The Temptation of Christ: Why?

I’m not simply referring to the reason why God allowed Christ to be tempted. I’m also querying God included the account of Christ’s temptation in the Bible. According to John’s Gospel, 20:30, Christ did many significant things in His lifetime that are not recorded in Scripture. Apparently, the Holy Spirit moved the writers of Scripture to record those events which were most necessary for the salvation of sinners and edification of the church. Since three of the four Gospel writers include the temptation of Christ in their gospel presentation (see Matt 4:1-11; Mark 1:12-13; Luke 4:1-13), there must be a good reason!

That leads us to inquire: Why did the Holy Spirit see fit to incorporate this incident into God’s written Word? What are God’s aims in revealing to us the temptation of Christ? I want to suggest at least two:

The Perfect Pattern

God wanted to provide His people with a pattern, so that they can better understand and respond to the temptations they face. In a previous study, we highlighted how Jesus is the perfect example for successfully resisting temptation.1 We can be sure, therefore, that God gave us this portion of Scripture, so that we might follow in Jesus’ steps.

Moreover, this passage of Scripture teaches us about our enemy.  It brings us face to face with the Tempter himself.  It reveals his character as a deceiver and destroyer. It reveals his stratagems and schemes. And it reveals his limitations and errors.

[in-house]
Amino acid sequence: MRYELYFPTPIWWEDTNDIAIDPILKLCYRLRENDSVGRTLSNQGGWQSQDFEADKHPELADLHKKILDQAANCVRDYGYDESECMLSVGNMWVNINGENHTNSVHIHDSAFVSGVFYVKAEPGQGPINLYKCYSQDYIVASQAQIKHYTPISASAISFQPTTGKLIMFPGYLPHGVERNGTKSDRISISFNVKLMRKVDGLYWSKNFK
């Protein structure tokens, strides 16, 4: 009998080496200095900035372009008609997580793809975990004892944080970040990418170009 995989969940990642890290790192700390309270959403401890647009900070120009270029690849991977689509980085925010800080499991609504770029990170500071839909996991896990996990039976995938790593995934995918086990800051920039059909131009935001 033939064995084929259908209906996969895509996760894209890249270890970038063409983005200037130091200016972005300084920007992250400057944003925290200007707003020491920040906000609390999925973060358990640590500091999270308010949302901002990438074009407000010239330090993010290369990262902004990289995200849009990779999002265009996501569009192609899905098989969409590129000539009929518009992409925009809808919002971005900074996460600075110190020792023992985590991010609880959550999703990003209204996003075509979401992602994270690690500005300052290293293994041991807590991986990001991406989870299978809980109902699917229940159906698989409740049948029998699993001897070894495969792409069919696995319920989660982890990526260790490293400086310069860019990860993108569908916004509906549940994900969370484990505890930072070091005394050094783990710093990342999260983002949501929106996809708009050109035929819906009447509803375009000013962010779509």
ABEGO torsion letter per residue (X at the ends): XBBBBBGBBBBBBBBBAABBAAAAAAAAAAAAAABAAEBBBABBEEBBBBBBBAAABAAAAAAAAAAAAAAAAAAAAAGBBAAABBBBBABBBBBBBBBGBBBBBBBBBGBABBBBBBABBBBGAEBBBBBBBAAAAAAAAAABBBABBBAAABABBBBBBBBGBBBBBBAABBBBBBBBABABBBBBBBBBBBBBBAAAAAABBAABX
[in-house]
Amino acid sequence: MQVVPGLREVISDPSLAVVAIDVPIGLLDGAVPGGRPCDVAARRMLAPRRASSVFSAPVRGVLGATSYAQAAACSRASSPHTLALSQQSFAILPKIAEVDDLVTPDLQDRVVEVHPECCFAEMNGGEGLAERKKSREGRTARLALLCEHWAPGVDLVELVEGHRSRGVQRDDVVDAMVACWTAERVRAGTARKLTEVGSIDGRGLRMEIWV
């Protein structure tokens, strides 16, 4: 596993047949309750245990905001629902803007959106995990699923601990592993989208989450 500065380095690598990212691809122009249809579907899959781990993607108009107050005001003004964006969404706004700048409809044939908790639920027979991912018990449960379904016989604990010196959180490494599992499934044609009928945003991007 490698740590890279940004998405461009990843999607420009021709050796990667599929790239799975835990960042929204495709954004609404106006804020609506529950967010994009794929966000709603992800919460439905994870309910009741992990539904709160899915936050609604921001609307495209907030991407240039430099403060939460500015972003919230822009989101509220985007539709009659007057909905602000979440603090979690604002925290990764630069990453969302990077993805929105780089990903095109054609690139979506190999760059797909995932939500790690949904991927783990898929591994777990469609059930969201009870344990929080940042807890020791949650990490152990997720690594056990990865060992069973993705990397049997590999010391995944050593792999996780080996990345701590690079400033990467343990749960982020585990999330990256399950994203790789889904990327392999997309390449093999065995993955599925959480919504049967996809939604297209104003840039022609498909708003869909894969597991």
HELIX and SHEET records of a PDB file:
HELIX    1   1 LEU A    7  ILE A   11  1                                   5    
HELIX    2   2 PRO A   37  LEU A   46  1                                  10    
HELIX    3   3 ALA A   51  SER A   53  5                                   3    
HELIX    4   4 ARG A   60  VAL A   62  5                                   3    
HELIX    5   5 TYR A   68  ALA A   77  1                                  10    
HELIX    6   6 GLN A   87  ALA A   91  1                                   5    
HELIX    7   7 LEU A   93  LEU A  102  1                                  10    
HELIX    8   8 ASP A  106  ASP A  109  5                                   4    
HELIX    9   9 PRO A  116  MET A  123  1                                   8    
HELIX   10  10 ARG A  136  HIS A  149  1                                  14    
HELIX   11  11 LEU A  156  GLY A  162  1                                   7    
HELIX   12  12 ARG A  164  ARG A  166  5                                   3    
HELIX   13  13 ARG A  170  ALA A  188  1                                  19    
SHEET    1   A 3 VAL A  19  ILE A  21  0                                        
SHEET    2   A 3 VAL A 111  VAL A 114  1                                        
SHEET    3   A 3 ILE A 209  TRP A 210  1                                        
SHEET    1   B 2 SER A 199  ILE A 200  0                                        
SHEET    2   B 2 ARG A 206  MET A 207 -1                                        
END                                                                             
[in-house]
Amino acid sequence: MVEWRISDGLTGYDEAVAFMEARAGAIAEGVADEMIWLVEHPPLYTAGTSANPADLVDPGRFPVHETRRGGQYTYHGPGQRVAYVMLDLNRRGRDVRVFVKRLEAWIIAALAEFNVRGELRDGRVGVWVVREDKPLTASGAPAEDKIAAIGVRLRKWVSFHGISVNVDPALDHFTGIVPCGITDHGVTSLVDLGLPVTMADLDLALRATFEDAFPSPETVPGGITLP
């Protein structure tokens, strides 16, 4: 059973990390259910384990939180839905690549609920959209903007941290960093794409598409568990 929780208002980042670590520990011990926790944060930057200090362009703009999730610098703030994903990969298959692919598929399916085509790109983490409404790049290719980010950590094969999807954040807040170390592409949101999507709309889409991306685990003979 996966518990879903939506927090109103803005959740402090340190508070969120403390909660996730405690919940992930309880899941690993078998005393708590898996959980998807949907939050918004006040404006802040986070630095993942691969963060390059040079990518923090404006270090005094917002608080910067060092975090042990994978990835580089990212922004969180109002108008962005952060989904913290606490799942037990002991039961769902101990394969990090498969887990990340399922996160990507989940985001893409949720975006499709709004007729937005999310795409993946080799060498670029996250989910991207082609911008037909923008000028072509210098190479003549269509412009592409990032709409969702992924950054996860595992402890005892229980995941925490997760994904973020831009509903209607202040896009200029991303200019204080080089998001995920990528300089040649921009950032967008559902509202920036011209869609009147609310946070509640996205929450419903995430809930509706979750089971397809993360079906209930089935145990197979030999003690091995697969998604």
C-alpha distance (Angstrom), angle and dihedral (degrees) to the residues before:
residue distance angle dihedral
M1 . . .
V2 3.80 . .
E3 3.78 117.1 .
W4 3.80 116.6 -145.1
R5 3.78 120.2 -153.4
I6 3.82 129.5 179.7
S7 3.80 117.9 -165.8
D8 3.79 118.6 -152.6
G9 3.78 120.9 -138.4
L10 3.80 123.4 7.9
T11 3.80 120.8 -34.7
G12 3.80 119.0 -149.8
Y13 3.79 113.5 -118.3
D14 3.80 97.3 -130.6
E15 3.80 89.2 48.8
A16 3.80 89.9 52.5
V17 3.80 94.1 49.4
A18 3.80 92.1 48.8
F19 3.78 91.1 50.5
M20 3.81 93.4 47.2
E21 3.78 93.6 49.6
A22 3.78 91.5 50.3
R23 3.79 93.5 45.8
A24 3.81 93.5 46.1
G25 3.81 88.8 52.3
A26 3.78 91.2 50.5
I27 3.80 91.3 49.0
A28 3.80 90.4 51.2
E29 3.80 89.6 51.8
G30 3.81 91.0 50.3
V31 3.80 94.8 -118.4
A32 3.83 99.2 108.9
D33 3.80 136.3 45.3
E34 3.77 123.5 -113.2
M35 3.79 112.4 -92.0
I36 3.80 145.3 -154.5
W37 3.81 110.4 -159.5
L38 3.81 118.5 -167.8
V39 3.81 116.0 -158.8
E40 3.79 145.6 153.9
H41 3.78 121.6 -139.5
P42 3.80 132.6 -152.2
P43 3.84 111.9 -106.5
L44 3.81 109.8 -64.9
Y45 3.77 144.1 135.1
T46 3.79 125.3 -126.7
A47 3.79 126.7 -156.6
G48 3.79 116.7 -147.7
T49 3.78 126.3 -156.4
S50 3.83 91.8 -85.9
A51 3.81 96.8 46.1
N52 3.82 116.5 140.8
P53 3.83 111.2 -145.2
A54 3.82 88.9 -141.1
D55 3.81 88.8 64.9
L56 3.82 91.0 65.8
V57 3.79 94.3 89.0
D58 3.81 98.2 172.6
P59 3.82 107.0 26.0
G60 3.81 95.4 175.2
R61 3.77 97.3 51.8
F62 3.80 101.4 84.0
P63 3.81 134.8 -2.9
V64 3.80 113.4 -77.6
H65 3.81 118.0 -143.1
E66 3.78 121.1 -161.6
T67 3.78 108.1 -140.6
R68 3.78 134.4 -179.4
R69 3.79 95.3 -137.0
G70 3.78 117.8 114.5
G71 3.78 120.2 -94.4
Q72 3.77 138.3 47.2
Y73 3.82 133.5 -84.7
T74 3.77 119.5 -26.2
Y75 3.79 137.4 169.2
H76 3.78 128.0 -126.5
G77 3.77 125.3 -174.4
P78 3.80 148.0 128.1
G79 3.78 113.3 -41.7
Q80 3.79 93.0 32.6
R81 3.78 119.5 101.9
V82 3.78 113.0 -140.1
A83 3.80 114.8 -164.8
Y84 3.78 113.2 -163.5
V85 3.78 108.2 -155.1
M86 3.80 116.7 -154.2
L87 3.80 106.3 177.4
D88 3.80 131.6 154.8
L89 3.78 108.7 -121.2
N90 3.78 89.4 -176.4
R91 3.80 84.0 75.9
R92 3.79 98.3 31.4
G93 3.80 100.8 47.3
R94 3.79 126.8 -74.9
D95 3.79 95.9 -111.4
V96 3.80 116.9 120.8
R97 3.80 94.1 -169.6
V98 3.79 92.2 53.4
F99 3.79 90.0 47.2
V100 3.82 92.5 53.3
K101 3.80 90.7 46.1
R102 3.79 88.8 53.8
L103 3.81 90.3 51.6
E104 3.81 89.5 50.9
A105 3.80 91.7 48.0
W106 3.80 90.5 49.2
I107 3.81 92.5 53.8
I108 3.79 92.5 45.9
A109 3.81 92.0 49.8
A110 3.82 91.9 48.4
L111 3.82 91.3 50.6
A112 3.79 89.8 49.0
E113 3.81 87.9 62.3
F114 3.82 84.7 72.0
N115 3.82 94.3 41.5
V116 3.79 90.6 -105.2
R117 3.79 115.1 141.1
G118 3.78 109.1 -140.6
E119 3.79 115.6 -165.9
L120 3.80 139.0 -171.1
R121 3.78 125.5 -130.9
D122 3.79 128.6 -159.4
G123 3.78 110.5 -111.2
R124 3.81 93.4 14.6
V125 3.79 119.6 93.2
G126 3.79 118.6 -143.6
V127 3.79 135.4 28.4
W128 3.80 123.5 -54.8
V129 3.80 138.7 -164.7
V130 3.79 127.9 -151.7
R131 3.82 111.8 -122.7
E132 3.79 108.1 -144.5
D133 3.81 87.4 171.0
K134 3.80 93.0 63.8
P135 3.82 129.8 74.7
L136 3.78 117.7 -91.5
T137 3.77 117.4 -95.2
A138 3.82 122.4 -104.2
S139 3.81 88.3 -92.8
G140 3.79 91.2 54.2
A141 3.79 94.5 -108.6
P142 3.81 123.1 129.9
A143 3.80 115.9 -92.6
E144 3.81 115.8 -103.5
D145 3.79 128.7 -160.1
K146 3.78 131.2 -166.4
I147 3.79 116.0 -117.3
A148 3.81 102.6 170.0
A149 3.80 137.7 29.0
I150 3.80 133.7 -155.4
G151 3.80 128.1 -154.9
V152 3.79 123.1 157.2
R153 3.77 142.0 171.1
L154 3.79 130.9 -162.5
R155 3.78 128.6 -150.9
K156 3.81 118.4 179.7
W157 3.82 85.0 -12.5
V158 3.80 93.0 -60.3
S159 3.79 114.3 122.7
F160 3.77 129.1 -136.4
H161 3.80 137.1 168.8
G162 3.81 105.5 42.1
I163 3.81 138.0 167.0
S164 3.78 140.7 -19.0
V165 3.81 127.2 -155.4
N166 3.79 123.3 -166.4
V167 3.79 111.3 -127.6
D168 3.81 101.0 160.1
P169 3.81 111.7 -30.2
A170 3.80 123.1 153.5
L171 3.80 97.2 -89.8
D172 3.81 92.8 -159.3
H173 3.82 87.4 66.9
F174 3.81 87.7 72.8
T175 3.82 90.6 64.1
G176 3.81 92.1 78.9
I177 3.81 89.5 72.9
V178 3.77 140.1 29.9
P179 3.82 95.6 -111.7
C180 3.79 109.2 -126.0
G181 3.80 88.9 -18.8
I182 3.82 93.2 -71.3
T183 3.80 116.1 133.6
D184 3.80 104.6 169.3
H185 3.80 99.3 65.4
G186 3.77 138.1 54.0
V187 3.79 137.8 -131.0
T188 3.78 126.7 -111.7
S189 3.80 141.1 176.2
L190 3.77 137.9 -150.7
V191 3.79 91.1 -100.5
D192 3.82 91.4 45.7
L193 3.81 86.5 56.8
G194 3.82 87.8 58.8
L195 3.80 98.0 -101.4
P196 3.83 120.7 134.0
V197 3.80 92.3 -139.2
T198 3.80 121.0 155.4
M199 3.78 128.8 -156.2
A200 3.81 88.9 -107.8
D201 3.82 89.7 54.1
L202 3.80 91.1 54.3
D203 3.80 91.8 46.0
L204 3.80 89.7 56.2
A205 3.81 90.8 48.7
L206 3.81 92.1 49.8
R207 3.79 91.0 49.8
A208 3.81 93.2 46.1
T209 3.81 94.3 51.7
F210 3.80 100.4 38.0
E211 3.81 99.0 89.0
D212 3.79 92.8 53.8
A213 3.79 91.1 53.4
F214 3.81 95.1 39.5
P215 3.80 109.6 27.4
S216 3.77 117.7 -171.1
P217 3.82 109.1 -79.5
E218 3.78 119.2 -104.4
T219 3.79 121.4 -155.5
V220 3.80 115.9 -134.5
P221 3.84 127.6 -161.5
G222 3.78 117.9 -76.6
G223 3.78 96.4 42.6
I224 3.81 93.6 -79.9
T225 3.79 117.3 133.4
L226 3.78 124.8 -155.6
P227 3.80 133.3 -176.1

Furthermore, this passage also helps us to better understand the nature of temptation itself. What do temptations look like? In what form do they appear? Why do they sometimes seem legitimate? By what means can they be resisted? These and other questions are addressed by this passage.

Therefore, as we approach this passage, we can be sure God has something to teach us about the temptations we face. When we study this account, we ought to be crying out to God with the Psalmist, “Give me understanding, that I may observe Your Law and keep it with all my heart” (Ps 119:34).

The Promised Savior

Remember that the burden of Matthew’s Gospel is to show that Jesus is the Messiah, the Son of the living God and the Savior of the world. How does Matthew attempt to prove that point?

First, in chapters 1 and 2, Matthew demonstrates that Jesus’ ancestral origins, physical origins, and geographical origins identify Him as the Messiah. Then, in chapter 3, Matthew brings two more witnesses to the stand: John the Baptist points to Jesus as the promised Messiah (3:1-12) and God the Father speaks from heaven at Jesus’ baptism, and He declares, “This is My beloved Son, in whom I am well-pleased” (3:13-17). Finally, here in chapter 4, Matthew is going to call Jesus’ archenemy to the witness stand—the devil. And note what the devil thinks about Jesus:

And when the tempter came to him, he said, If thou be the Son of God [note that this is a first-class conditional statement and could be translated, “Since you are the Son of God”], command that these stones be made bread” (Matt 4:3).

And [the devil] saith unto him, If thou be the Son of God [again, a first-class condition—”Since you are the Son of God”], cast thyself down…” (Matt 4:6).